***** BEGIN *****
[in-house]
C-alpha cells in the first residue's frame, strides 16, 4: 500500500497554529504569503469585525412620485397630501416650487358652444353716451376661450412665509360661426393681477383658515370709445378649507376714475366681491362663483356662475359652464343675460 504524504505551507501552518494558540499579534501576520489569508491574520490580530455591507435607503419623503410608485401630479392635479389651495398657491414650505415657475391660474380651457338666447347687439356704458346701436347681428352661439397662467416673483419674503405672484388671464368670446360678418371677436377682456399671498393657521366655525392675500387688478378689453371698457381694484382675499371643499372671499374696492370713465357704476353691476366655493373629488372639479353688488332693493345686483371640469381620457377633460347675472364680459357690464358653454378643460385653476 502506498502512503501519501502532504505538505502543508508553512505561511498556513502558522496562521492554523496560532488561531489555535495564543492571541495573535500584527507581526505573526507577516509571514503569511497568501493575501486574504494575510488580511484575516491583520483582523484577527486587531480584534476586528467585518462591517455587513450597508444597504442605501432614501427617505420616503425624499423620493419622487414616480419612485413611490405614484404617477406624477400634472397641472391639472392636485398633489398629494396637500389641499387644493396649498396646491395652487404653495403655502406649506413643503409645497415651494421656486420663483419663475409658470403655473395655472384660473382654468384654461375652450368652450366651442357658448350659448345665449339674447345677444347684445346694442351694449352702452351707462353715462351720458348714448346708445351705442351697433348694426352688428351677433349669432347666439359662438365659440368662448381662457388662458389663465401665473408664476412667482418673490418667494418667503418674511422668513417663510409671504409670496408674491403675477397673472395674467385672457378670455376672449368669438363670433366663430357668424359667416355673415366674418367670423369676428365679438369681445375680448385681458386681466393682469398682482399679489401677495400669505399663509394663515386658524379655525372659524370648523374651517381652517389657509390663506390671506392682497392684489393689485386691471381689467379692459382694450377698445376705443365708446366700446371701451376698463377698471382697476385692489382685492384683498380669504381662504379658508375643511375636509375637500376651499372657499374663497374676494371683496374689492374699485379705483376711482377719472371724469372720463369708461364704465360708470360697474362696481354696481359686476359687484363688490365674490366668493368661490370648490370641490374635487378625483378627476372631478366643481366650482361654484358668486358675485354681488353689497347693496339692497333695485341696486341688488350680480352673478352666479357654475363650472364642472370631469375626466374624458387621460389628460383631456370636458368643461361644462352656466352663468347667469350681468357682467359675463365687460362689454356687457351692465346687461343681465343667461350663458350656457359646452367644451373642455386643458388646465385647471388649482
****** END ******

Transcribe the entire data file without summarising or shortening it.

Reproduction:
[in-house]
C-alpha cells in the first residue's frame, strides 16, 4: 500500500497554529504569503469585525412620485397630501416650487358652444353716451376661450412665509360661426393681477383658515370709445378649507376714475366681491362663483356662475359652464343675460 504524504505551507501552518494558540499579534501576520489569508491574520490580530455591507435607503419623503410608485401630479392635479389651495398657491414650505415657475391660474380651457338666447347687439356704458346701436347681428352661439397662467416673483419674503405672484388671464368670446360678418371677436377682456399671498393657521366655525392675500387688478378689453371698457381694484382675499371643499372671499374696492370713465357704476353691476366655493373629488372639479353688488332693493345686483371640469381620457377633460347675472364680459357690464358653454378643460385653476 502506498502512503501519501502532504505538505502543508508553512505561511498556513502558522496562521492554523496560532488561531489555535495564543492571541495573535500584527507581526505573526507577516509571514503569511497568501493575501486574504494575510488580511484575516491583520483582523484577527486587531480584534476586528467585518462591517455587513450597508444597504442605501432614501427617505420616503425624499423620493419622487414616480419612485413611490405614484404617477406624477400634472397641472391639472392636485398633489398629494396637500389641499387644493396649498396646491395652487404653495403655502406649506413643503409645497415651494421656486420663483419663475409658470403655473395655472384660473382654468384654461375652450368652450366651442357658448350659448345665449339674447345677444347684445346694442351694449352702452351707462353715462351720458348714448346708445351705442351697433348694426352688428351677433349669432347666439359662438365659440368662448381662457388662458389663465401665473408664476412667482418673490418667494418667503418674511422668513417663510409671504409670496408674491403675477397673472395674467385672457378670455376672449368669438363670433366663430357668424359667416355673415366674418367670423369676428365679438369681445375680448385681458386681466393682469398682482399679489401677495400669505399663509394663515386658524379655525372659524370648523374651517381652517389657509390663506390671506392682497392684489393689485386691471381689467379692459382694450377698445376705443365708446366700446371701451376698463377698471382697476385692489382685492384683498380669504381662504379658508375643511375636509375637500376651499372657499374663497374676494371683496374689492374699485379705483376711482377719472371724469372720463369708461364704465360708470360697474362696481354696481359686476359687484363688490365674490366668493368661490370648490370641490374635487378625483378627476372631478366643481366650482361654484358668486358675485354681488353689497347693496339692497333695485341696486341688488350680480352673478352666479357654475363650472364642472370631469375626466374624458387621460389628460383631456370636458368643461361644462352656466352663468347667469350681468357682467359675463365687460362689454356687457351692465346687461343681465343667461350663458350656457359646452367644451373642455386643458388646465385647471388649482